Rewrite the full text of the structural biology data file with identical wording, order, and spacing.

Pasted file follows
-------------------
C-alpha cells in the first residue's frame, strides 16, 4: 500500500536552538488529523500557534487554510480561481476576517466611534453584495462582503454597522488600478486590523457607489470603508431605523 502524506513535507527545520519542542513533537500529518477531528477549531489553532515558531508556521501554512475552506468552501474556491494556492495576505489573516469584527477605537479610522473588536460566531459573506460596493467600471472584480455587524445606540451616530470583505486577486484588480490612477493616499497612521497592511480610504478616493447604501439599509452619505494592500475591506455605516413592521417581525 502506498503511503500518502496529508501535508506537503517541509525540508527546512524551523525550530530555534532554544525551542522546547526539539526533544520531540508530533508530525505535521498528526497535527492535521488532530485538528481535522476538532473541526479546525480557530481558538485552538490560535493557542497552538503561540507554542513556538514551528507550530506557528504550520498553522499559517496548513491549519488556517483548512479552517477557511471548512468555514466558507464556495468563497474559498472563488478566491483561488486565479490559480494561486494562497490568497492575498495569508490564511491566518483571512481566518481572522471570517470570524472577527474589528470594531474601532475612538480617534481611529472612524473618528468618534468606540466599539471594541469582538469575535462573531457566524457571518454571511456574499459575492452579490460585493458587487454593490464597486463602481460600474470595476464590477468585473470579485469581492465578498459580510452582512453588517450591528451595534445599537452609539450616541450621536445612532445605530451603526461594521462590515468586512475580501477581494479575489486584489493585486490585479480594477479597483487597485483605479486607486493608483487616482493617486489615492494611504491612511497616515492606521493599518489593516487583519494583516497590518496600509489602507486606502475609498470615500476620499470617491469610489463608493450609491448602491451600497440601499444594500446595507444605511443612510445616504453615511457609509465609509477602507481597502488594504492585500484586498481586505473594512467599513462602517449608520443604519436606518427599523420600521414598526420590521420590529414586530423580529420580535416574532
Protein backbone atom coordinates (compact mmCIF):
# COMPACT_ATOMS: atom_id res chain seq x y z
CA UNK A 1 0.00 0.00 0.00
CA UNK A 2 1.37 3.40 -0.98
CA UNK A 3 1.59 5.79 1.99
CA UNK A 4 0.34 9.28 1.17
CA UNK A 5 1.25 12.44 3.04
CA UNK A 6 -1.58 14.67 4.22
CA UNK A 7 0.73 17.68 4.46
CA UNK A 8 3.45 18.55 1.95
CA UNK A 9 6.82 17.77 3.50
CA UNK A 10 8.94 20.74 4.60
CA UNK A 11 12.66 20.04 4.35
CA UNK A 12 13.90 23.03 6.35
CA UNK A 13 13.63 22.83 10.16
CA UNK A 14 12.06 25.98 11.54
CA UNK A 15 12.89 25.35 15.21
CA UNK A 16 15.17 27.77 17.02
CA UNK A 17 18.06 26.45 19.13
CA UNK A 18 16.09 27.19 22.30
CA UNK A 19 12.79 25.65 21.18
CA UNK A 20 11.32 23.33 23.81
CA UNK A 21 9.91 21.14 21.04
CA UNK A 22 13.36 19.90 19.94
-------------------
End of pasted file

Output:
C-alpha cells in the first residue's frame, strides 16, 4: 500500500536552538488529523500557534487554510480561481476576517466611534453584495462582503454597522488600478486590523457607489470603508431605523 502524506513535507527545520519542542513533537500529518477531528477549531489553532515558531508556521501554512475552506468552501474556491494556492495576505489573516469584527477605537479610522473588536460566531459573506460596493467600471472584480455587524445606540451616530470583505486577486484588480490612477493616499497612521497592511480610504478616493447604501439599509452619505494592500475591506455605516413592521417581525 502506498503511503500518502496529508501535508506537503517541509525540508527546512524551523525550530530555534532554544525551542522546547526539539526533544520531540508530533508530525505535521498528526497535527492535521488532530485538528481535522476538532473541526479546525480557530481558538485552538490560535493557542497552538503561540507554542513556538514551528507550530506557528504550520498553522499559517496548513491549519488556517483548512479552517477557511471548512468555514466558507464556495468563497474559498472563488478566491483561488486565479490559480494561486494562497490568497492575498495569508490564511491566518483571512481566518481572522471570517470570524472577527474589528470594531474601532475612538480617534481611529472612524473618528468618534468606540466599539471594541469582538469575535462573531457566524457571518454571511456574499459575492452579490460585493458587487454593490464597486463602481460600474470595476464590477468585473470579485469581492465578498459580510452582512453588517450591528451595534445599537452609539450616541450621536445612532445605530451603526461594521462590515468586512475580501477581494479575489486584489493585486490585479480594477479597483487597485483605479486607486493608483487616482493617486489615492494611504491612511497616515492606521493599518489593516487583519494583516497590518496600509489602507486606502475609498470615500476620499470617491469610489463608493450609491448602491451600497440601499444594500446595507444605511443612510445616504453615511457609509465609509477602507481597502488594504492585500484586498481586505473594512467599513462602517449608520443604519436606518427599523420600521414598526420590521420590529414586530423580529420580535416574532
Protein backbone atom coordinates (compact mmCIF):
# COMPACT_ATOMS: atom_id res chain seq x y z
CA UNK A 1 0.00 0.00 0.00
CA UNK A 2 1.37 3.40 -0.98
CA UNK A 3 1.59 5.79 1.99
CA UNK A 4 0.34 9.28 1.17
CA UNK A 5 1.25 12.44 3.04
CA UNK A 6 -1.58 14.67 4.22
CA UNK A 7 0.73 17.68 4.46
CA UNK A 8 3.45 18.55 1.95
CA UNK A 9 6.82 17.77 3.50
CA UNK A 10 8.94 20.74 4.60
CA UNK A 11 12.66 20.04 4.35
CA UNK A 12 13.90 23.03 6.35
CA UNK A 13 13.63 22.83 10.16
CA UNK A 14 12.06 25.98 11.54
CA UNK A 15 12.89 25.35 15.21
CA UNK A 16 15.17 27.77 17.02
CA UNK A 17 18.06 26.45 19.13
CA UNK A 18 16.09 27.19 22.30
CA UNK A 19 12.79 25.65 21.18
CA UNK A 20 11.32 23.33 23.81
CA UNK A 21 9.91 21.14 21.04
CA UNK A 22 13.36 19.90 19.94